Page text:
\subsection{Simion--Schmidt versus Mansour--Deng--Du}
We will show that
$$
\MDD\,=\,\reverse\,\circ\,\SiS\,\circ\,\reverse.
$$
Due to Lemma~\ref{lemma:SiS} it suffices to prove the following lemma.
\begin{lemma}
For $\pi$ in $\sym_n(132)$ and $\pi'$ in $\sym_n(123)$, the
following two statements are equivalent:
\begin{enumerate}
\item $\MDD(\pi) = \pi'$;
\item $\RMIN(\pi) = \RMIN(\pi')$.
\end{enumerate}
\end{lemma}
\begin{proof}
Assume that $\pi$ and $\pi'$ are as above. According to the proofs of
Corollaries~\cite[Cor.~4]{MDD} and~\cite[Cor.~16]{MDD}, the positions
of right-to-left minima in $\pi$ and $\pi'$ are the same and, in
particular, $\rmin(\pi)=\rmin(\pi')$. Thus we only need to prove that
right-to-left minima are preserved in value under the Mansour--Deng--Du
bijection. Equivalently, we need to prove that
non-right-to-left-minima ($\Nrmin$) are preserved in value.
One can see that a letter $a$ is an $\Nrmin$ in $\pi$ if and only if
the reduced decomposition of $\pi$ contains a run of adjacent
transpositions $(s_{a-1}\dots)$. In particular, $a=1$ is always an
$\Nrmin$. Thus $\pi=\sigma_1\dots\sigma_k$ and
$\pi'=\sigma'_1\dots\sigma'_k$ for $k=n-\rmin(\pi)$. That
is, $\pi$ and $\pi'$ have the same number of runs of adjacent
transpositions in the reduced decompositions and it remains to show
that the first letter of $\sigma_j$ equals the first letter of
$\sigma'_j$ whenever $1\leq j\leq k$.
Let $P$ be the intermediate Dyck path and consider its $(x+y)$- and
$(x-y)$-labellings of $P$. Note that cells touching the $x$-axis
receive the same labels under both labellings. From this, and the way
that the zigzag and trapezoidal decompositions are constructed, it
immediately follows that $\sigma_k$ and $\sigma'_k$ begin with the
same letter, namely, the label $C$ of the rightmost cell.
We now proceed by induction on the number of essential cells. If there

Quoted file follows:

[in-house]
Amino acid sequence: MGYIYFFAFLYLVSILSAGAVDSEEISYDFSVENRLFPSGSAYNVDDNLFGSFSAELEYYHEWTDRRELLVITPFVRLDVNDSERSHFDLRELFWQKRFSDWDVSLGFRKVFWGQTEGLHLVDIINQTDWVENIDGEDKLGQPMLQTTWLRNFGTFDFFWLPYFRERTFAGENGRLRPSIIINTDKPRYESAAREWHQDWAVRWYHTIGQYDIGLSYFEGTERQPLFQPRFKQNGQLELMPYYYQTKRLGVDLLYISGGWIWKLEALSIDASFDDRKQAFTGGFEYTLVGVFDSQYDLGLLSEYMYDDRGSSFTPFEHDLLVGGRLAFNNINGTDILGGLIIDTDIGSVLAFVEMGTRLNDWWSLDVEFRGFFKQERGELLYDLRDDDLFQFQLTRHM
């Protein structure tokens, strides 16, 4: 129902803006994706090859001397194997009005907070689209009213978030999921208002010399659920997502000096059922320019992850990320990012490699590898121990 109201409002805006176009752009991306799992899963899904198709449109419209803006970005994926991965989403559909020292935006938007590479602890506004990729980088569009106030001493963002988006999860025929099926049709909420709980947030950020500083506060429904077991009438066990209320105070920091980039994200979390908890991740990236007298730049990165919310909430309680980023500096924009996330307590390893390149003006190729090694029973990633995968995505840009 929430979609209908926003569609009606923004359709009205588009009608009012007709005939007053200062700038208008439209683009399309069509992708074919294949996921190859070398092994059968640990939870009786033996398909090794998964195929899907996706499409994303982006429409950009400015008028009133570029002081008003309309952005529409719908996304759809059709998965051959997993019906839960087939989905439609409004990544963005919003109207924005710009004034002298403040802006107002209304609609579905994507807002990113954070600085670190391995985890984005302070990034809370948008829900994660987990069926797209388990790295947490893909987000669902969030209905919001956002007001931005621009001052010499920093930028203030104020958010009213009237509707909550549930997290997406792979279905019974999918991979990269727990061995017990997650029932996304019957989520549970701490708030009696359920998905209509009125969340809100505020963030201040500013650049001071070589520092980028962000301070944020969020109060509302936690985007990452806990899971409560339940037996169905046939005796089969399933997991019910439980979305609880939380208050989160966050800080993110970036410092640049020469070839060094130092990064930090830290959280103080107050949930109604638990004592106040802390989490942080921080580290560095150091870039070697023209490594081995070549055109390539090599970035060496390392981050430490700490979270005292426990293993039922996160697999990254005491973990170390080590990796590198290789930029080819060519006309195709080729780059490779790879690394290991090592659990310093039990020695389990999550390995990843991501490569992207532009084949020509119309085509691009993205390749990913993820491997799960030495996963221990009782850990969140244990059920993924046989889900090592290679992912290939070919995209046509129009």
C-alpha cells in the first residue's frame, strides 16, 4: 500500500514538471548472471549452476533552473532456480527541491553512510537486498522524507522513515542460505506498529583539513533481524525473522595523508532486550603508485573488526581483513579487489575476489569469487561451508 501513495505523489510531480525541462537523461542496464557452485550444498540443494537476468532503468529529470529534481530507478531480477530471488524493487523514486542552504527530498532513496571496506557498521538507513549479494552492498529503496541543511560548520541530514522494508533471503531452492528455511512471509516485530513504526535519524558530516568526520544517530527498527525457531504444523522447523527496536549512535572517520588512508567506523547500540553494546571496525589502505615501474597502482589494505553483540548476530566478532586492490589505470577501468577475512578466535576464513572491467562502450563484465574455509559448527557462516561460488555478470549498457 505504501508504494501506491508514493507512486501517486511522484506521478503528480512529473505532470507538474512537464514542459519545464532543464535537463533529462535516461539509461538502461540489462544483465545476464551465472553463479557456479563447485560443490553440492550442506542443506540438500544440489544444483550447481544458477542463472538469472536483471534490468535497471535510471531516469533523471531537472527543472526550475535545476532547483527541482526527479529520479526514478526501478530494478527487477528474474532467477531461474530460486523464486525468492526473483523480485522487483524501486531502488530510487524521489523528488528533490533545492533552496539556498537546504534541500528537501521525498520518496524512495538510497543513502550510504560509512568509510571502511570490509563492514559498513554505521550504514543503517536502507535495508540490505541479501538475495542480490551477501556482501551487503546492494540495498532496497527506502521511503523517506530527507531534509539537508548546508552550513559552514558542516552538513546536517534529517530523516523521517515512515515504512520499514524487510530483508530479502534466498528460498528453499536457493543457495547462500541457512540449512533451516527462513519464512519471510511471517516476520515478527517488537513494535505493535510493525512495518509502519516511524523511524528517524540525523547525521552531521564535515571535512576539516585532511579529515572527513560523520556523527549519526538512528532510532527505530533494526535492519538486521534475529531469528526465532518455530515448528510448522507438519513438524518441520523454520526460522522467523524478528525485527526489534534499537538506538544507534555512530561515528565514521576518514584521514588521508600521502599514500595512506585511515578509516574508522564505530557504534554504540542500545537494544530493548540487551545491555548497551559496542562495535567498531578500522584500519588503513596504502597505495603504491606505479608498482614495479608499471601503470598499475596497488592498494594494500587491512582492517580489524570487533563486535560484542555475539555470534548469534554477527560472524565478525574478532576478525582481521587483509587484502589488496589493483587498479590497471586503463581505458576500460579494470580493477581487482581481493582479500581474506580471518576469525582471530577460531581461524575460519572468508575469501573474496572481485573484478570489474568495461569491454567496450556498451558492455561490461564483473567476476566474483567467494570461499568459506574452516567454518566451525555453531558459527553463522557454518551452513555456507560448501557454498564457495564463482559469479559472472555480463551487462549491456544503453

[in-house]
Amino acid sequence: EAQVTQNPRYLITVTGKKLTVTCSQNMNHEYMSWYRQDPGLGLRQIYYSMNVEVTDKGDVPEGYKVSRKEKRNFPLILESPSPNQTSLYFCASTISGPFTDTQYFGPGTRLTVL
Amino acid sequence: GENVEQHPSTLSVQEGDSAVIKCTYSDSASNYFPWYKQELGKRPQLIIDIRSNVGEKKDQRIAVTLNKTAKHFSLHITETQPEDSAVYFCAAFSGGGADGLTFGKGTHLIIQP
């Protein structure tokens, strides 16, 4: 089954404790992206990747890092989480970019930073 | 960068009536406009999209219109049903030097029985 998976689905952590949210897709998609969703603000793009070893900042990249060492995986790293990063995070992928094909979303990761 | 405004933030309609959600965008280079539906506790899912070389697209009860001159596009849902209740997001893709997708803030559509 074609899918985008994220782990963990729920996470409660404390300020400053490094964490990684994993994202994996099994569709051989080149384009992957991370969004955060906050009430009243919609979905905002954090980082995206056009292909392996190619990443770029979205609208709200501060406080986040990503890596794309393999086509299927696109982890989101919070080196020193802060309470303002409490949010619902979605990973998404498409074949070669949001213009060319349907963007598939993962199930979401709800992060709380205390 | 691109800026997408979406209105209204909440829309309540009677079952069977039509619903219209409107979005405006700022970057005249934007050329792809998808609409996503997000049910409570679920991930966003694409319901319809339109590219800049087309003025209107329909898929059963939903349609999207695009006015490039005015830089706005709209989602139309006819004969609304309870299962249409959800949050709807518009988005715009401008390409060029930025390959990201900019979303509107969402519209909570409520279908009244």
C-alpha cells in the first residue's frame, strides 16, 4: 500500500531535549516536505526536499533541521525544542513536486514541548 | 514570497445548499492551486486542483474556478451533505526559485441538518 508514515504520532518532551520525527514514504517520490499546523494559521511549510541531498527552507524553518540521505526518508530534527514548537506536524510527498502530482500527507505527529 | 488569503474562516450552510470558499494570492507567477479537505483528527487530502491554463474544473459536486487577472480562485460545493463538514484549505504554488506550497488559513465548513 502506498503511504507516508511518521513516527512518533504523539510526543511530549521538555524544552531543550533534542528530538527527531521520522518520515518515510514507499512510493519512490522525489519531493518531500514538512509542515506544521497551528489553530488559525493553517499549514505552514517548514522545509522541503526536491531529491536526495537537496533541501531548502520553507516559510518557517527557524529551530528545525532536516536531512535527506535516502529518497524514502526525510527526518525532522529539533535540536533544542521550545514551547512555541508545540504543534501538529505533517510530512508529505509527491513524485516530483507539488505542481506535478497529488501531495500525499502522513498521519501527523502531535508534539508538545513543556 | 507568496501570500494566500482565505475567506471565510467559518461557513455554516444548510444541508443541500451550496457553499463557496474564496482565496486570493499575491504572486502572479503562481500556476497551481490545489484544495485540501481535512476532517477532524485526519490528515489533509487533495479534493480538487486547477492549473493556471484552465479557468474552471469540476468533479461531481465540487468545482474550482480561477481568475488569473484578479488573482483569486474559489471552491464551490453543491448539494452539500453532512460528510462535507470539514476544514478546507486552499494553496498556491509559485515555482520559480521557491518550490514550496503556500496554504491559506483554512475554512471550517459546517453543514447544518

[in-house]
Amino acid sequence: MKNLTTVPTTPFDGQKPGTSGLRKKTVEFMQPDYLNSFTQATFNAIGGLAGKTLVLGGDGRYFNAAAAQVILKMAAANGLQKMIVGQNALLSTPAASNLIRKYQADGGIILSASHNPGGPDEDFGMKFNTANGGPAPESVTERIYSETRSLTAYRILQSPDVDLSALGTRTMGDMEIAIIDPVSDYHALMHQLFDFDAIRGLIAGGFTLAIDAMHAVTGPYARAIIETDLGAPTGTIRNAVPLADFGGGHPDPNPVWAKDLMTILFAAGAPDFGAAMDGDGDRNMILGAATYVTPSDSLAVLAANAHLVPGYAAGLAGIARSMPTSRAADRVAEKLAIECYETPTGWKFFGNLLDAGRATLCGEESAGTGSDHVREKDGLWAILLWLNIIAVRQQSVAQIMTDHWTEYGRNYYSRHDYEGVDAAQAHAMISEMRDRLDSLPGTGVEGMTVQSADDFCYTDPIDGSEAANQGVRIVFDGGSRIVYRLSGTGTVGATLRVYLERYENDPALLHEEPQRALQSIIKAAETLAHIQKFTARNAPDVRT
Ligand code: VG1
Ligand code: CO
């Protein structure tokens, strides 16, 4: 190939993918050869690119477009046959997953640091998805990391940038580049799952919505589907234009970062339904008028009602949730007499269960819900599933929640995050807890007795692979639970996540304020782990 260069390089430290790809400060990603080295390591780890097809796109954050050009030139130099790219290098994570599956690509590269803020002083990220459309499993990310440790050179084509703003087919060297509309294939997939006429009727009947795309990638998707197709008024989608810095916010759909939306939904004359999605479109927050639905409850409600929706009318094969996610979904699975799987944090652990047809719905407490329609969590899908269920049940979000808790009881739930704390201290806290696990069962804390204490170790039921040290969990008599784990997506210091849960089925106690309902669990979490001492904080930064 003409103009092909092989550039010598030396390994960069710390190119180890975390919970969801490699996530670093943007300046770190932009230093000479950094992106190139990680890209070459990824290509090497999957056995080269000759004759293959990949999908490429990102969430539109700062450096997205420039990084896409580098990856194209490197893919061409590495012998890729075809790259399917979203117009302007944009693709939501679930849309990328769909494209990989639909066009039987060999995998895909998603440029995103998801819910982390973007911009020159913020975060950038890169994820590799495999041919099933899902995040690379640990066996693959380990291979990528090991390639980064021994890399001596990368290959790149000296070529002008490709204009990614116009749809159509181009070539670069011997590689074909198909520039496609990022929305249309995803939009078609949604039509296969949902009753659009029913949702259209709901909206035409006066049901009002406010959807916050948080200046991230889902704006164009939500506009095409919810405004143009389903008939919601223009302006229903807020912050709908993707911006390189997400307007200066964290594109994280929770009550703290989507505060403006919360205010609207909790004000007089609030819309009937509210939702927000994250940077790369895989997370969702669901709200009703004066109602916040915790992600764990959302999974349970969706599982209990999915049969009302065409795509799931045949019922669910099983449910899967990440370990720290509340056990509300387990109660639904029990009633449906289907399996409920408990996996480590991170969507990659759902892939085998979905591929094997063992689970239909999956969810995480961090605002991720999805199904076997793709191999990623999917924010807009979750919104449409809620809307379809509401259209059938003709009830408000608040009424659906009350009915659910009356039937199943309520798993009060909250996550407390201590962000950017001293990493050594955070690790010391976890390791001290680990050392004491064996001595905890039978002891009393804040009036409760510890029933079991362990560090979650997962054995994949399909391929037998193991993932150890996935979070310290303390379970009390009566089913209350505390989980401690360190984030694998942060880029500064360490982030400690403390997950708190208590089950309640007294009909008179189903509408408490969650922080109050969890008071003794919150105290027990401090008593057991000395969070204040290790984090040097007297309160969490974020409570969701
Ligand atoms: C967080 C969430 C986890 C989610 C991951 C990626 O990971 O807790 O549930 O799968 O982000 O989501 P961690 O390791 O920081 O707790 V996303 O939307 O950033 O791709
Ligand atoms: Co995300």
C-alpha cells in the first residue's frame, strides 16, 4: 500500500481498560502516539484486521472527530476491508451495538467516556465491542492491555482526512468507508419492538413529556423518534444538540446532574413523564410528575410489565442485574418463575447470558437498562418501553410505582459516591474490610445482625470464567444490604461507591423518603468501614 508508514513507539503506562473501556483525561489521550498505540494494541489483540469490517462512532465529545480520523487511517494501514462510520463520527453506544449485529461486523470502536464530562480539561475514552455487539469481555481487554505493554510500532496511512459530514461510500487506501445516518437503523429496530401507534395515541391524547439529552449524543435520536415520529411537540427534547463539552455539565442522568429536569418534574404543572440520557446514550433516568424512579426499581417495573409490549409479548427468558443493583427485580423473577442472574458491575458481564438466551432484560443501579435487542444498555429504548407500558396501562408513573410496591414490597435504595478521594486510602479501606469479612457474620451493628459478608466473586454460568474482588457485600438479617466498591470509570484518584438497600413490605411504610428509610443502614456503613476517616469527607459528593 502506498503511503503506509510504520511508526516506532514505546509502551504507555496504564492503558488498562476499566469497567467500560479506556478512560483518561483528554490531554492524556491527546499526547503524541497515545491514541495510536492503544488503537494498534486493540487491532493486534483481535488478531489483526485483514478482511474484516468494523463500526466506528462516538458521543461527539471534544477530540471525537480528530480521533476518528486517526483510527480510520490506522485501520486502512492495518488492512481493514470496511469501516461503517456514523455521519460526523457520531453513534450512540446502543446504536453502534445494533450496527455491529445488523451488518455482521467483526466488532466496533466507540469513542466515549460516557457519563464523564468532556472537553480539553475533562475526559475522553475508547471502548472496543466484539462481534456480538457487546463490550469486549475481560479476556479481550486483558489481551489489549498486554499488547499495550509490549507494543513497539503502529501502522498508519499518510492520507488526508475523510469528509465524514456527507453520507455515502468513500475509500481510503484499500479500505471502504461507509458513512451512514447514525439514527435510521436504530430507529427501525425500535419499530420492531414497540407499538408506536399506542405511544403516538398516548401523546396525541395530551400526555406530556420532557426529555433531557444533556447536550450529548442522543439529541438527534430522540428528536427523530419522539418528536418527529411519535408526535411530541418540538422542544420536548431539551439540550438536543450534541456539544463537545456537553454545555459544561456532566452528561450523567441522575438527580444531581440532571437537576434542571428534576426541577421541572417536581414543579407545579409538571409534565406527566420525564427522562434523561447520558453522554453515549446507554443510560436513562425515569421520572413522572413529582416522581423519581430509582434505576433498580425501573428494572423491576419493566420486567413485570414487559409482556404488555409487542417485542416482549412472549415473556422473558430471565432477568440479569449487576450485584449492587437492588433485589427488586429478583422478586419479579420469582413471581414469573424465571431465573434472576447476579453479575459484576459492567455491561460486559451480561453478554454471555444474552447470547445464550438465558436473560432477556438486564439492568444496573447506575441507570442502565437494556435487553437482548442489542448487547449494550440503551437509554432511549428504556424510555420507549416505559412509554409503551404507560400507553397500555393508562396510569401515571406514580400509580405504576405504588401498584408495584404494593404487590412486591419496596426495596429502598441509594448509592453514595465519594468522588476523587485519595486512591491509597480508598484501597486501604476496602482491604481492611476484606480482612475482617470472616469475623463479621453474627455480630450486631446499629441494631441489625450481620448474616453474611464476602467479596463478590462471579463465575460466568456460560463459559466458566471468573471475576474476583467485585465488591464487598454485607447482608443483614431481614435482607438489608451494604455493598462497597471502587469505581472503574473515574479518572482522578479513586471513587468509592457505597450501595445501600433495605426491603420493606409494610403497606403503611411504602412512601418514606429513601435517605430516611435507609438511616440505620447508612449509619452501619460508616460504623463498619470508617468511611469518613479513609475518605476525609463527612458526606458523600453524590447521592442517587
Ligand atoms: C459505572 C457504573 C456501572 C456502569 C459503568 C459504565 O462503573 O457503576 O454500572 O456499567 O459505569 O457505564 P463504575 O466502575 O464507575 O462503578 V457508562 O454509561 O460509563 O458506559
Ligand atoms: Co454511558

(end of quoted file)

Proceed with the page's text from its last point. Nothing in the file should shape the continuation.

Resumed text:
are no essential cells, then the statement is true. Suppose we have
$k>0$ essential cells. Remove the rightmost zigzag strip to get a Dyck
path $P'$. Note that $|P'| = |P|-2$ and that $P'$ has $k-1$ essential
cells. Clearly, the permutation corresponding to the $(x+y)$-labeling
of $P'$ is $\tau=\sigma_1\dots\sigma_{k-1}$. Let the
permutation corresponding to the $(x-y)$-labeling of $P'$ be
$\tau''=\sigma_1''\dots\sigma_{k-1}''$. From the
properties of the $(x-y)$-labeling, a cell labeled $Q\neq C$ is the
rightmost cell of a trapezoidal strip in $P$ if and only if $Q$ is the
rightmost cell of a trapezoidal strip in $P'$. This means that
$\sigma_i'$ and $\sigma_i''$ begin with the same letter for $1\leq
i\leq k-1$. The desired result now follows from the induction
hypothesis applied to $P'$, $\tau$ and $\tau''$.
\end{proof}
\subsection{Billey--Jockusch--Stanley--Reifegerste versus Knuth--Rotem}
We will\break show the following equality:
\begin{equation}\label{eq:Astrid_KRo}
\Astrid\,=\,
\inverse\,\circ\,\KRo\,\circ\,\inverse.
\end{equation}
The Billey--Jockusch--Stanley--Reifegerste bijection is defined by values
and positions of excedances. Suppose that $\pi=a_1a_2\dots a_n$ is a
321-avoiding permutation and that $\pi'$ is the image of $\pi$ under
the Billey--Jockusch--Stanley--Reifegerste bijection. The only
permutation of length $n$ without excedances is $12\dots n$. As is
easy to see, that permutation is fixed by both sides of
identity~\eqref{eq:Astrid_KRo}. So we can assume that $\pi$ has at
least one excedance. Let $\pi$ have an excedance $a$ at position $i$,
denoted $(i,a)$. Also, let $(j,b)$ be the excedance closest to the
left of $(i,a)$. If no such excedance exists we define $j=0$. Note
that $bi$, $b>j$ and $b2$. Let $D$ be the diagram constructed from the
sequence (in $\B_n$) corresponding to $\pi$. Let $P$ be the Dyck path we
read from $D$. Let $(r,s)$ be the coordinate in $D$ corresponding to
the first return to the $x$-axis in $P$. In particular, $r=s$.
Consider the following four cases.
{\sc Case 1:} $s=0$. This case is sketched in
Figure~\ref{proof001}B. Note that $a>i+1$, and we can remove the first
step and the last step of the path, thus shifting the path one step to
the left. This corresponds to adjoining $n$ to the right side of the
permutation obtained inductively from the reduced Dyck path. Moreover,
the number of steps is now $2(n-1)$, $i$ and $j$ are unchanged, while
$a$ becomes $a-1$. From the induction hypothesis it follows that $j+1$
will be in position $(n-1)+2-(a-1)=n+2-a$, as desired.
{\sc Case 2:} $n>s>i$. From the definition of the standard bijection
we see that the permutation $f^{-1}(P)$ is of the form $\pi'=\sigma
n\tau$ where each letter of $\sigma$ is larger than any letter of
$\tau$; the largest letter, $n$, is in position $n-s+1$; part
$\sigma$ is obtained inductively from the portion of the path above
the line $y=s$; and $\tau$ is obtained inductively from the portion of
the path below the line $y=s$. Applying the induction to $\tau$ we see
that the letter $j+1$ is in position $(s-1)+2-a=s+1-a$. Thus, in
$\pi'$, the letter $j+1$ is in position $(s+1-a)+(n-s+1)=n+2-a$.
{\sc Case 3:} $0